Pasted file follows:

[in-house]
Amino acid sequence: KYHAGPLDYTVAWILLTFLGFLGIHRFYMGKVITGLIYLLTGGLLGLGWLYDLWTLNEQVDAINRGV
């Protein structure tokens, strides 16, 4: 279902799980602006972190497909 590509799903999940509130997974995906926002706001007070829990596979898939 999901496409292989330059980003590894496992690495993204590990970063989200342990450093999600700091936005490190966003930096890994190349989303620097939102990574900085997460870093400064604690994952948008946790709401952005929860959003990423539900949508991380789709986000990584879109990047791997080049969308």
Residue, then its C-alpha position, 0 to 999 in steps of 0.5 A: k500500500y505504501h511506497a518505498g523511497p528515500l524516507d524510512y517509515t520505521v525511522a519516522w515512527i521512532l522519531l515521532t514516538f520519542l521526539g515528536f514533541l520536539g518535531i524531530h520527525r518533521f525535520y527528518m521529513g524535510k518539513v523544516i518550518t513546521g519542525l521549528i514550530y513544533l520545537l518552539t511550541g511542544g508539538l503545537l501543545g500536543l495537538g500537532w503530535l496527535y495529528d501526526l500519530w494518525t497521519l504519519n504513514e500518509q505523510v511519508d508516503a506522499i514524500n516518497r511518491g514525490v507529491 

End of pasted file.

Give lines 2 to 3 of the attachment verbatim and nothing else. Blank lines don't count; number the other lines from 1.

Amino acid sequence: KYHAGPLDYTVAWILLTFLGFLGIHRFYMGKVITGLIYLLTGGLLGLGWLYDLWTLNEQVDAINRGV
């Protein structure tokens, strides 16, 4: 279902799980602006972190497909 590509799903999940509130997974995906926002706001007070829990596979898939 999901496409292989330059980003590894496992690495993204590990970063989200342990450093999600700091936005490190966003930096890994190349989303620097939102990574900085997460870093400064604690994952948008946790709401952005929860959003990423539900949508991380789709986000990584879109990047791997080049969308």